Whew, seriously, that is just a few bucks of BOM cost! Low margins could help. Retailer's margin expectations might be lower as may be the brand's, but the only other way around that is to take cost out of the product.
Rubber outsole (might be open tool which would help) maybe about $2.50.
Looks like some molded parts on the upper there. Say $1 each, so about $2
No midsole, that saves some money
Probably a grenade construction insole? Say another approximate $2
Upper materials probably about $4
Assembly labor, maybe another $4
Total rough approximate BOM (I'm a few years out complete immersion of the shoe game, so this is pretty rough) $14.50
The factory might have a profit and development surcharge as well, but I might have over estimated a few components so it might be in the zone.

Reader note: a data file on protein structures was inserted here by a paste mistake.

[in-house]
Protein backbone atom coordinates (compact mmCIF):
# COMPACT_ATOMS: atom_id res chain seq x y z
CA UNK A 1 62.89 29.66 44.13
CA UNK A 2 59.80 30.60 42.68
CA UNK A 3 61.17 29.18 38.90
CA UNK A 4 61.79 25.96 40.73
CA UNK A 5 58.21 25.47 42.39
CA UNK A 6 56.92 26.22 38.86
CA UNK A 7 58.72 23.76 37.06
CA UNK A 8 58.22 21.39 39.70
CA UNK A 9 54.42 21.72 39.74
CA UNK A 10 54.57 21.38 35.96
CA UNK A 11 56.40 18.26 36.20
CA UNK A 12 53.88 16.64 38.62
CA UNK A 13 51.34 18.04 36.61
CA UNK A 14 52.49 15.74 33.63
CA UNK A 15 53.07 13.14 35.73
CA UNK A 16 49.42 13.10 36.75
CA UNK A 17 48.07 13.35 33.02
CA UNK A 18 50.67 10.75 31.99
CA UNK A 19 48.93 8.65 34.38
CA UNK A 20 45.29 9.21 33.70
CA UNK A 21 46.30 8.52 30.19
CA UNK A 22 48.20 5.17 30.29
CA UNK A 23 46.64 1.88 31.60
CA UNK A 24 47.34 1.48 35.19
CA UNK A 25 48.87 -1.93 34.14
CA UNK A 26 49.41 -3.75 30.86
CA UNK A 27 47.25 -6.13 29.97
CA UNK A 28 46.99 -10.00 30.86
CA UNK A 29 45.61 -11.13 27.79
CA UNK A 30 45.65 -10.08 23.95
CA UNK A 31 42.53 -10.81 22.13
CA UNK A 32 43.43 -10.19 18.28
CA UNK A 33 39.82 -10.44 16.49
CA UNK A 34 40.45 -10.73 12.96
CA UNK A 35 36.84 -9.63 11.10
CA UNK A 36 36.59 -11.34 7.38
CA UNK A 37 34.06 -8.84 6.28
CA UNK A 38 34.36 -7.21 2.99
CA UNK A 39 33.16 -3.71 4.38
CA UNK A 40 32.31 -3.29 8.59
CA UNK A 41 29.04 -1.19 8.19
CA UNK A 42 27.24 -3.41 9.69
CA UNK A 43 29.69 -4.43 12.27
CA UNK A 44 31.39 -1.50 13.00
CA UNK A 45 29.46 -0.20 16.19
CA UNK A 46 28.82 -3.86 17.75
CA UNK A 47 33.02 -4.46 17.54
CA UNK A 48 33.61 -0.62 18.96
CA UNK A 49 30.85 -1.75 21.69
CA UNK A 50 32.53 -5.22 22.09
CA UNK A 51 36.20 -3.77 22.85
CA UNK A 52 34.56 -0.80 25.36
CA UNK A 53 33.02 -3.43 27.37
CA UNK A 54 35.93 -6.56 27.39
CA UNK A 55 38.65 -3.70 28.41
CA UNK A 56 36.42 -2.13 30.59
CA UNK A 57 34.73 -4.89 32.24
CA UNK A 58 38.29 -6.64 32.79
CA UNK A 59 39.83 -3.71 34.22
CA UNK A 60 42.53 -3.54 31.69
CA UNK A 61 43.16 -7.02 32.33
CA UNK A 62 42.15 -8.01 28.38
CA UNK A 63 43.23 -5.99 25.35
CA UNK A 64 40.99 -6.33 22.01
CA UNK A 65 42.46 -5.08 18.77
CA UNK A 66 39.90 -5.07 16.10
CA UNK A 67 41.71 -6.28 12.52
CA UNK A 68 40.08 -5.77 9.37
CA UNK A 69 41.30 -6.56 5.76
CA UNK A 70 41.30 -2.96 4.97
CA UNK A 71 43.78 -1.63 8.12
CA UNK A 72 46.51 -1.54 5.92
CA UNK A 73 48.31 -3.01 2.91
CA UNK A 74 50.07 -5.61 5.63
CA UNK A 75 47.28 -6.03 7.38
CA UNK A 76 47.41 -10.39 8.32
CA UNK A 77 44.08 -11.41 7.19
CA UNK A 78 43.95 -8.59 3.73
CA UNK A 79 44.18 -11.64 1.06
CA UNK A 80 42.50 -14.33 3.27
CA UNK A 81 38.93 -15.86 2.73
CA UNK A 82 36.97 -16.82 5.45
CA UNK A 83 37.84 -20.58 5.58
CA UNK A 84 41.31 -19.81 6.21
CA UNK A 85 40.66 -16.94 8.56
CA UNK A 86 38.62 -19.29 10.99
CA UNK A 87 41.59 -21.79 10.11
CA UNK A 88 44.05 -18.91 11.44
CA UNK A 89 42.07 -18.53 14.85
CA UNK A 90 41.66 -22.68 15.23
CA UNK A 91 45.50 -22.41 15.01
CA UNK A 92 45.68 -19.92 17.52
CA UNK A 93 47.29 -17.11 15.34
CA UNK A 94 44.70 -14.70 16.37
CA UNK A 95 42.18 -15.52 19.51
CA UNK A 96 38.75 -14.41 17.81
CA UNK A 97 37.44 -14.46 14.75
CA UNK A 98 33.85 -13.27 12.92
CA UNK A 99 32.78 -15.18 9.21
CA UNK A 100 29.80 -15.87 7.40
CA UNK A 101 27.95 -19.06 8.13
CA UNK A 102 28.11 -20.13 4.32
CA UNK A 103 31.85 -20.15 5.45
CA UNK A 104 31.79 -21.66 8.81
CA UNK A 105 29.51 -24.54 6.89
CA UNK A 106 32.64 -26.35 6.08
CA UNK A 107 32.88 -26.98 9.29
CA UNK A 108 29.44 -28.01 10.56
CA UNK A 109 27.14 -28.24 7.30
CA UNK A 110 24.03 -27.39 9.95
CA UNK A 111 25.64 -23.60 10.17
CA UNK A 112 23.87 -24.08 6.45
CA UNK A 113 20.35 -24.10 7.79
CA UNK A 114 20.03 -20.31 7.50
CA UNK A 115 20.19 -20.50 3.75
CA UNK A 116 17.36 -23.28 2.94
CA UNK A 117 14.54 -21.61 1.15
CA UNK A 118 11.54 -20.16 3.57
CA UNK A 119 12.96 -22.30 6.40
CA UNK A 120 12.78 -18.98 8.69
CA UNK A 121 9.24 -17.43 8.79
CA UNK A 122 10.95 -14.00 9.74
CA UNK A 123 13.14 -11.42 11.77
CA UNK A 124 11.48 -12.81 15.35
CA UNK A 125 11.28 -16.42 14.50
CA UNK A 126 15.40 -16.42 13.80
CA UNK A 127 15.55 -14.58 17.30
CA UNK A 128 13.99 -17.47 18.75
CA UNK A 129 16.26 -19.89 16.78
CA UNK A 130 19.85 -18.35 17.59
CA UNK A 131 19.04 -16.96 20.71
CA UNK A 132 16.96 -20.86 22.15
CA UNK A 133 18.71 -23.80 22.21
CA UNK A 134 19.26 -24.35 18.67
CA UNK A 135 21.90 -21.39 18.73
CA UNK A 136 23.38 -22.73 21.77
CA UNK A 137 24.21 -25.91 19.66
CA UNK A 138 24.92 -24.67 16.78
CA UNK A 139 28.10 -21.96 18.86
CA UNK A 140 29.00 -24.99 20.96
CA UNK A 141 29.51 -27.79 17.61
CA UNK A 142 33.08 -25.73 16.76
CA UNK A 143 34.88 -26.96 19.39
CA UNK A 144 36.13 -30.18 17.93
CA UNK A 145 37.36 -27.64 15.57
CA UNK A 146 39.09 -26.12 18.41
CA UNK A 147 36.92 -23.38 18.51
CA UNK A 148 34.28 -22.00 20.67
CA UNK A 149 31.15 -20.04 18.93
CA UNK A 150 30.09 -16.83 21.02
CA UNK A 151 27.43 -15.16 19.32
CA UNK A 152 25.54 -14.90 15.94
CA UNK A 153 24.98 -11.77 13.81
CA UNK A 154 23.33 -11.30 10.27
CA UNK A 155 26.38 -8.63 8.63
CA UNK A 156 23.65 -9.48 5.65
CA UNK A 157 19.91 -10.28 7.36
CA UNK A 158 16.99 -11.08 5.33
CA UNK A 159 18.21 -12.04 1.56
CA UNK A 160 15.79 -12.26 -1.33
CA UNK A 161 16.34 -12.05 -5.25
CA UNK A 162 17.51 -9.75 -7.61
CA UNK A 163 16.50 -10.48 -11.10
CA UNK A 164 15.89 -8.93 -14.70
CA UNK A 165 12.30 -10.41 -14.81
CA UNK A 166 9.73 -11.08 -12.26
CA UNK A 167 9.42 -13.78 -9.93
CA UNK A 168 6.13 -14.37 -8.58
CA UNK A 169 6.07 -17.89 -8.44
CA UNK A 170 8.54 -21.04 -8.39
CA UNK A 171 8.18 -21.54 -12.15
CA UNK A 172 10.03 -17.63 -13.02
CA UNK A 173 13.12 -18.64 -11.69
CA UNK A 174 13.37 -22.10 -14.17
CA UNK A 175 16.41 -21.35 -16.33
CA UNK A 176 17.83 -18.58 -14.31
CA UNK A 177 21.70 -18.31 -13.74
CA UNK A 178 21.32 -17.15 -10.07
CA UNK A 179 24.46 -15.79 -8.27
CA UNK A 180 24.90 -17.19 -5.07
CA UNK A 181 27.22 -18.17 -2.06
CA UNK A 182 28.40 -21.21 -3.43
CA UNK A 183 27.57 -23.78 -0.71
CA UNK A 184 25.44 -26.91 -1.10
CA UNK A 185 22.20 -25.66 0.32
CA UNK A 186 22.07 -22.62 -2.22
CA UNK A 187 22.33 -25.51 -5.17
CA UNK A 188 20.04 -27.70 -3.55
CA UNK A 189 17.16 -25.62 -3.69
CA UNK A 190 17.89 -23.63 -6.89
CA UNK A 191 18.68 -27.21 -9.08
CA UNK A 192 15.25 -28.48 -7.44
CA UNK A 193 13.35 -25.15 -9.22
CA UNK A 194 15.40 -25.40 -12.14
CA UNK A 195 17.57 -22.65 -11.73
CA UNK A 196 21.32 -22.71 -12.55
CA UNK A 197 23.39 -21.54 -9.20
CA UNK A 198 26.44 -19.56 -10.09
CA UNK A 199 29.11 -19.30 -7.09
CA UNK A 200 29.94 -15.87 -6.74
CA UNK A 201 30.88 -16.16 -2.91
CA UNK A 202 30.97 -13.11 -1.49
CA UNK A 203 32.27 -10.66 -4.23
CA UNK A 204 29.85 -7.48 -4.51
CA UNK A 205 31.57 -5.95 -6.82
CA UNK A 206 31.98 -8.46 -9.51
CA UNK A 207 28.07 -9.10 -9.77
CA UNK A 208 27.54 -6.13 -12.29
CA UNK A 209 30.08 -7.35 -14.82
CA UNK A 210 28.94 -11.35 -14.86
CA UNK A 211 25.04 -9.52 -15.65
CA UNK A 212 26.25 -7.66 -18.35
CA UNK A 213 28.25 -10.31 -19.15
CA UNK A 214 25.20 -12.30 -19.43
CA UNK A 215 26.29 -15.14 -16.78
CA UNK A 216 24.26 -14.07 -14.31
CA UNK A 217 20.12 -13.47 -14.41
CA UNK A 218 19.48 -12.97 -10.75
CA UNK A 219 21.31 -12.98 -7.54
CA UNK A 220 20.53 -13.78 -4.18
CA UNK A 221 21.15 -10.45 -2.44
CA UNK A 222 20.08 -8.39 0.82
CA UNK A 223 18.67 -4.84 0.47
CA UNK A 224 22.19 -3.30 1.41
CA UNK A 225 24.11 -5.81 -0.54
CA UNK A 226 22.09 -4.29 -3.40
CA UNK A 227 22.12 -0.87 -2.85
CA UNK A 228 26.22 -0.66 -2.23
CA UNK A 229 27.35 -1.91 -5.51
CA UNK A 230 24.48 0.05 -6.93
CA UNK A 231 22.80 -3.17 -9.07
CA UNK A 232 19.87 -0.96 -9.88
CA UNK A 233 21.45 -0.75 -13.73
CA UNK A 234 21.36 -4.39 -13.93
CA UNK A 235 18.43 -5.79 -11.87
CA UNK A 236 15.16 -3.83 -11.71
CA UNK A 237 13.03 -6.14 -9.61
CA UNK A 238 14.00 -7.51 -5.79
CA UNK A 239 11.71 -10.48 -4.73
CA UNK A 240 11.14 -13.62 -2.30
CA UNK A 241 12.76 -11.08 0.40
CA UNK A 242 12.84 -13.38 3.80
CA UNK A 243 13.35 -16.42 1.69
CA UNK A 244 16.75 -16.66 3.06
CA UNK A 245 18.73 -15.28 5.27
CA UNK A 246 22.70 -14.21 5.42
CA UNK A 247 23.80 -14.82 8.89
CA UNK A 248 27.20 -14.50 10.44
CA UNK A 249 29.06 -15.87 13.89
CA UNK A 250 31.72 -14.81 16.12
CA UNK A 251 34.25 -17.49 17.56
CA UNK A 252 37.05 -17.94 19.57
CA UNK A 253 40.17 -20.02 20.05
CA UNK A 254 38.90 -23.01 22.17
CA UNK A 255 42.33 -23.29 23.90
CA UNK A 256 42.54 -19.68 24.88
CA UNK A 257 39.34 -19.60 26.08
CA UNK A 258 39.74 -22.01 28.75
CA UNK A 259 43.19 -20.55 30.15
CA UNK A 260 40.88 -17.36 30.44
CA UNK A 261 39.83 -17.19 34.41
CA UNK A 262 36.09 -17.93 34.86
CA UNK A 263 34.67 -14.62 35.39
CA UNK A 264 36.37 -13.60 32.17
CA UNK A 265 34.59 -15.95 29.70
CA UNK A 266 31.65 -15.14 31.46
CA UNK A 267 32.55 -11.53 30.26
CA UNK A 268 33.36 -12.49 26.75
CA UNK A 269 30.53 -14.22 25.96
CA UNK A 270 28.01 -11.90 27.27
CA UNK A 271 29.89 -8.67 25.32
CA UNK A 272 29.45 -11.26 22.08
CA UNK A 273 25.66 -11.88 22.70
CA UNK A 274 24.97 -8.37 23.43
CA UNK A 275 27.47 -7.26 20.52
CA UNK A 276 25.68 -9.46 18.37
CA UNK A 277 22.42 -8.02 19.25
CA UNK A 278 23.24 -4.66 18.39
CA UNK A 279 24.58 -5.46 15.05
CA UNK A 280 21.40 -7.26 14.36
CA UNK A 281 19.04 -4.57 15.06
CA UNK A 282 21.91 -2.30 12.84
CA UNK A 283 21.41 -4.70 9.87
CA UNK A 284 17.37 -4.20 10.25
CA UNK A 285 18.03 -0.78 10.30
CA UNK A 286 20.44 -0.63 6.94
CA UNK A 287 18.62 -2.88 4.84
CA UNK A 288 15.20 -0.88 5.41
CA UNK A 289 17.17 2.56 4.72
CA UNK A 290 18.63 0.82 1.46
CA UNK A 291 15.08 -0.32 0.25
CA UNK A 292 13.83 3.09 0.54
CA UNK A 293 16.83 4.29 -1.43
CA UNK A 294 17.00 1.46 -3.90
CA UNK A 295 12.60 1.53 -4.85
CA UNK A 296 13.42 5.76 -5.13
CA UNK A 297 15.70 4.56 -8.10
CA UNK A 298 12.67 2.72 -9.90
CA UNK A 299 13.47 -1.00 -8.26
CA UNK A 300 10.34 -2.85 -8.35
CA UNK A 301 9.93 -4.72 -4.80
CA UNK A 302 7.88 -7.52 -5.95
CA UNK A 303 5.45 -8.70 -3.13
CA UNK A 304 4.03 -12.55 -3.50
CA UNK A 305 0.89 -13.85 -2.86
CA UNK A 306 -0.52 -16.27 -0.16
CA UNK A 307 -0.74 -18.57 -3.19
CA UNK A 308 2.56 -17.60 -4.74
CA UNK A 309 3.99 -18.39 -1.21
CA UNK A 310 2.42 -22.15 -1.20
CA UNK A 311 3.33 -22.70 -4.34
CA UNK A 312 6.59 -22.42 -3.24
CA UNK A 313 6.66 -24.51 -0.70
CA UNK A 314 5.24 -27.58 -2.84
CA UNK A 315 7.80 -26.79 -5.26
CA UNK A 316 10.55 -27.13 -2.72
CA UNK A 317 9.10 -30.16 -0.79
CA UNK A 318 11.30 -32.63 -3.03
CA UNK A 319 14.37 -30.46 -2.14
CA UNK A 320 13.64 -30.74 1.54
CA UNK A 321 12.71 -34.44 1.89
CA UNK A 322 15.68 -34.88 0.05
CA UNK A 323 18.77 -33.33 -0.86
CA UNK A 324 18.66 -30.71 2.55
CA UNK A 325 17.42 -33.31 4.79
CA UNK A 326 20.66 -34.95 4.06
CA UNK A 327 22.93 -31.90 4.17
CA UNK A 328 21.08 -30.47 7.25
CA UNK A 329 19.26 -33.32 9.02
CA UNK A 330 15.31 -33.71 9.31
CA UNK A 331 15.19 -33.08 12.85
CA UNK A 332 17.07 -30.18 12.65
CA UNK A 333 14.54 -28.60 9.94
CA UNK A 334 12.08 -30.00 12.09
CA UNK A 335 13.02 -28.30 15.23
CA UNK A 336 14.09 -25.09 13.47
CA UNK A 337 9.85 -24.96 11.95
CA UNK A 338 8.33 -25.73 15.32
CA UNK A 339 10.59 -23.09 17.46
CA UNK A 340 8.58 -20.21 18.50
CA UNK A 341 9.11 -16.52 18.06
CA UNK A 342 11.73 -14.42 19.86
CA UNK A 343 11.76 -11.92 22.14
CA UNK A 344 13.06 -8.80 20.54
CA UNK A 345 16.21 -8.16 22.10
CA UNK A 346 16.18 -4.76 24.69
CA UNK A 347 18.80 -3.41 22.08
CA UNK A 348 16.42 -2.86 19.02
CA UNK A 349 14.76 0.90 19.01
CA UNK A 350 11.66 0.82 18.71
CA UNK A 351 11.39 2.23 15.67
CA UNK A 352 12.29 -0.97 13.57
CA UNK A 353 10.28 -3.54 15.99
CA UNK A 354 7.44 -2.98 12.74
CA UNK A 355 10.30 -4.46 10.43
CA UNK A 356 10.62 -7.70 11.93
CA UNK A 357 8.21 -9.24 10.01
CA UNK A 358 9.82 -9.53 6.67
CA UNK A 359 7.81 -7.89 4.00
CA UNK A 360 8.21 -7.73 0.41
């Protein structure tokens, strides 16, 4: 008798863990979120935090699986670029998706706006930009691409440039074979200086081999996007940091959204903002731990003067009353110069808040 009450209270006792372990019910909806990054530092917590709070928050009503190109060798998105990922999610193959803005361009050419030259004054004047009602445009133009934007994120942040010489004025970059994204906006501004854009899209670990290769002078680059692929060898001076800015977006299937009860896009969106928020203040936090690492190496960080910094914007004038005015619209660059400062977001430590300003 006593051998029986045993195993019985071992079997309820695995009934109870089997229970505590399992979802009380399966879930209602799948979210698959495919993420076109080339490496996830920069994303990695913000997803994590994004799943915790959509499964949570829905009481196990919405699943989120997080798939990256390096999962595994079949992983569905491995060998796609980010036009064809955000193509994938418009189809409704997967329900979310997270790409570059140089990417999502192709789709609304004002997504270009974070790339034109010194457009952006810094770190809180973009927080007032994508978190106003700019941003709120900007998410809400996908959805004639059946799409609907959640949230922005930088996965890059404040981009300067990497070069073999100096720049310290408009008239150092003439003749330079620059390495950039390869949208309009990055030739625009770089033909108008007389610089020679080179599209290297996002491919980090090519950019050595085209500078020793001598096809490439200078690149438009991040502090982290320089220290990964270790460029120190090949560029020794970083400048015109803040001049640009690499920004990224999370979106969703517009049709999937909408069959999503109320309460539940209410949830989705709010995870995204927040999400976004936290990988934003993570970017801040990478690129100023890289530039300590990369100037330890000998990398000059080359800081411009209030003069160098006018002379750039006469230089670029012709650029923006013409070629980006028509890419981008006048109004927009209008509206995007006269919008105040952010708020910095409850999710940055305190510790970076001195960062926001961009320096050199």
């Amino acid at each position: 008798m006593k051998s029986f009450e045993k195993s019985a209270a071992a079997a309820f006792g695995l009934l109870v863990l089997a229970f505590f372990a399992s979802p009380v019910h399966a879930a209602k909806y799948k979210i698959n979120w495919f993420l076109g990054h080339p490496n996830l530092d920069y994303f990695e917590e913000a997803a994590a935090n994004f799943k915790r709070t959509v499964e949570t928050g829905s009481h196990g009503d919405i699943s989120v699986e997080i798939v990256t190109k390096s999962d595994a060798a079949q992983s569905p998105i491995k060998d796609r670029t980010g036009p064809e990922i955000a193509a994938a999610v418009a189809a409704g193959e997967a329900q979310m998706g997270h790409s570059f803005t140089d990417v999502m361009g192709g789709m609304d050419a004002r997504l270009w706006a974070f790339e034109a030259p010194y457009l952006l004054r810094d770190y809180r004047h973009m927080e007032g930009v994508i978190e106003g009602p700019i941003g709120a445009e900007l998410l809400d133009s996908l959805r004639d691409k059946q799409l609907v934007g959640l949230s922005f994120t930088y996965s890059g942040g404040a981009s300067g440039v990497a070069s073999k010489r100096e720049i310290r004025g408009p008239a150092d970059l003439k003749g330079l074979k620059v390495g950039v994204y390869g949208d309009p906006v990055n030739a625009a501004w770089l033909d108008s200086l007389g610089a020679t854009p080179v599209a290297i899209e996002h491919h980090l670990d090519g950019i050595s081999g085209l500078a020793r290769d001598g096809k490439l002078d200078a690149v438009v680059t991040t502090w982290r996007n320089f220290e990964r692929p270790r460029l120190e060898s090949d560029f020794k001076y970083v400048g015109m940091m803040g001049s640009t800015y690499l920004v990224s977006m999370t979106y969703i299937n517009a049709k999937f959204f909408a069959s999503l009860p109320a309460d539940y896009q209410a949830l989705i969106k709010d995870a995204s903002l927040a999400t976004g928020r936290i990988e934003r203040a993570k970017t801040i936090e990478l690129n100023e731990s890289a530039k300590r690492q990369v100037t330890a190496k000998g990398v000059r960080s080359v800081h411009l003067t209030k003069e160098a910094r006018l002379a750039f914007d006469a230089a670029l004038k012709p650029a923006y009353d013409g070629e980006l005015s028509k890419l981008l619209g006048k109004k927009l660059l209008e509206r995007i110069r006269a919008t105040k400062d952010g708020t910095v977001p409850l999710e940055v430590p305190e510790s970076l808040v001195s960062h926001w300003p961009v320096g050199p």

That leaves $10 to split between the retailer and the brand. Figure the retailer is going to take at least half, call it $6 and maybe the brand picks up $4. You have to do a lot of volume to get any real money. Lets say the brand has 15 - 20 employees which would be probably a little over $2mil in cost, and they have to pay for a US facility, not to mention customs costs, QA, shipping, warehousing, any marketing or promotions (those sales in the retailer's Sunday paper insert cost the brand money) call it another $2mil just for fun. That means they would have to sell 600,000 pairs just to break even. Pretty impossible to do that on just one model, even with US big box distro, so probably at least 6 models in the line, which will also drive some of the costs up, but the only way to get the volume.
This is all back of the envelop fun math, but gives you a sense of why the brands that make smaller amounts of things with high quality design, materials and construction cost so much more.